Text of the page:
And, one person - chosen completely at random per rules that I have written down, but will not share with you - will recieve - this one lucky, lucky person - the full PDF of the novel, for their eReading pleasure, under the understanding that they really ought not to share it beyond their friends and family with whom one would normally be found sharing books, and probably ought not to be pirating it.

But, wait! I've got a few physical hard copies floating around here... I think it's high time I gave one of them away.

There is a number between one and one-hundred that totally exists and is written down on my notepad right next to his computer. The number that I have chosen is the number of the person who e-mails me looking for half the book who will recieve the full book, signed and personalized, gratis.

So... Who wants half an eBook? Who wants to win the full eBook? Who wants to win the real deal?

All you do, friends, is drop me a line at sankgreall gmail com, and ask for a freebie. It will be up to the mysterious numbers on my notepad to decide if you are the winner!

Thursday, August 20, 2009

Random Photos on my iPhone

One thing about cheap, easy photography is that you'll get plenty of photos that you'll only remotely recognize.

The bowling alley photo I recognize. I don't know what the rest are, I'm afraid.

Any ideas?

Tuesday, August 18, 2009

In Hyperion

Okay, have you read Hyperion by Dan Simmons?

Can you explain something to me?

You know when Rachel enters the Sphinx by herself, and encounters the Shrike?

How does the narrator, her father, know what happens inside the Sphinx?

Sunday, August 16, 2009

Bruce Lee Could Have Destroyed Japan

So, I've been thinking about this a while, and I think I've figured out how to geometrically prove that Bruce Lee could destroy the entire nation of Japan in single combat.

I will be using extensive film clips to prove this, courtesy of YouTube.

First, let me say, that three of the great warriors are dead, and it is arguable that the survivor is clearly the one who is the greatest. I suspect the forces of PCNB* are at work, and will explain in a footnote. Though it is true that the transitive property does indicate that this living legend could, in fact, conquer Japan, it must be remembered that the Imperial Throne would crumble as soon as Bruce Lee decided to conquer Japan.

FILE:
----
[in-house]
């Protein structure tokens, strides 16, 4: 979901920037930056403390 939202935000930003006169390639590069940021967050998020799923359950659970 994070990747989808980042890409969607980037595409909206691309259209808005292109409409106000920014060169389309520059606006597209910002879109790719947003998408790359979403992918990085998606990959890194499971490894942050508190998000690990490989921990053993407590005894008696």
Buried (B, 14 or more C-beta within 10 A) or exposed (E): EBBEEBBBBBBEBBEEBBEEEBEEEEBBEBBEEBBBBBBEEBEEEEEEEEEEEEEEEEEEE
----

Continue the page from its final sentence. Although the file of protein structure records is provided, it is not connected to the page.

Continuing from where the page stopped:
First, let's begin with how Bruce Lee easily defeated the seemingly unstoppable force that is Chuck Norris.

Now, Chuck Norris is no slouch. He handily defeats David Carradine in this evidence also found on YouTube.

(Is it just me, or does it look like David and Chuck are about to make sweet love to each other when Chuck drops his gunbelt? Nevermind...)

Now, David Carradine - though he would be out of his league against Bruce Lee - does manage to use "Shaolin Tricks" to conquer the son of Bruce Lee, Brandon.

(The "Shaolin Tricks" I see? All of them camera tricks. Oh, and sound effects. *WOOSH!*)

(At this point, you are probably thinking to yourself that fight scenes have really diminished in quality over the years. And, you'd be right. What the hell? What happened to our fight scenes since the 1970s!?)

Anyway, we're not quite at Japan, yet. Here's an important moment, where Brandon Lee is destroying the evil gangster, T-Bird.

You may not be aware of this, but the person getting cooked was actually President of the United States of America, as witnessed in the documentary "Flags of Our Fathers" by Clint Eastwood. This president - Truman - has apparently become a devil-worshipping, drug addict, anarchist in retirement. (Ah, so like Detroit and our American steel dream, from the glory of war to the decline of our great industrial cities...) During World War II, T-Bird fucking conquered Japan!

Ergo, by the transitive property of action movies, Bruce Lee could conquer Japan.

*(It must be said that the Bruce Lee battle occurred PCNB, or "Pre-Chuck Norris Beard". Like Samson, Chuck seemed to grow exponentially when he acquired a beard, as evidenced by this video of combat with the living essence of Beard itself, a frikkin' bear:

Further study will be necessary to deduce whether Chuck Norris' beard provides enough power and oomph to conquer our victor of all Japan: BRUCE LEE!)

Saturday, August 15, 2009

Chimps on Ice

Summer is hot. THe Blog-O-Sphere is full of stupid people.

So, let's watch chimpanzees ice skate.

Edit to add: The video was apparently auto-playing. I don't like that. Videos on blogs should only play when clicked upon. Video deleted. Here's the link to the http:

World Fantasy Convention

I just bought a membership to World Fantasy Con. I'm 80% percent sure I'm going. I'm 100% sure I won't be there Thursday.

If I can get a day off work, I'll fly out Friday morning. If not, I'll fly out late Friday night.

Hope to see all of you there.

Thursday, August 13, 2009

Courtesy of BoingBoing... Ultra Deep Space!

More Homophobic Authors, apparently...

Ah, the blog-o-sphere has brought to light another well-respected author's raging, puzzling homophobia.

I have this problem. I have a hard time reading books by authors that seem to believe that homosexuality is some kind of satanic joyride into bestiality, incest, and forced child-orgy labor camps.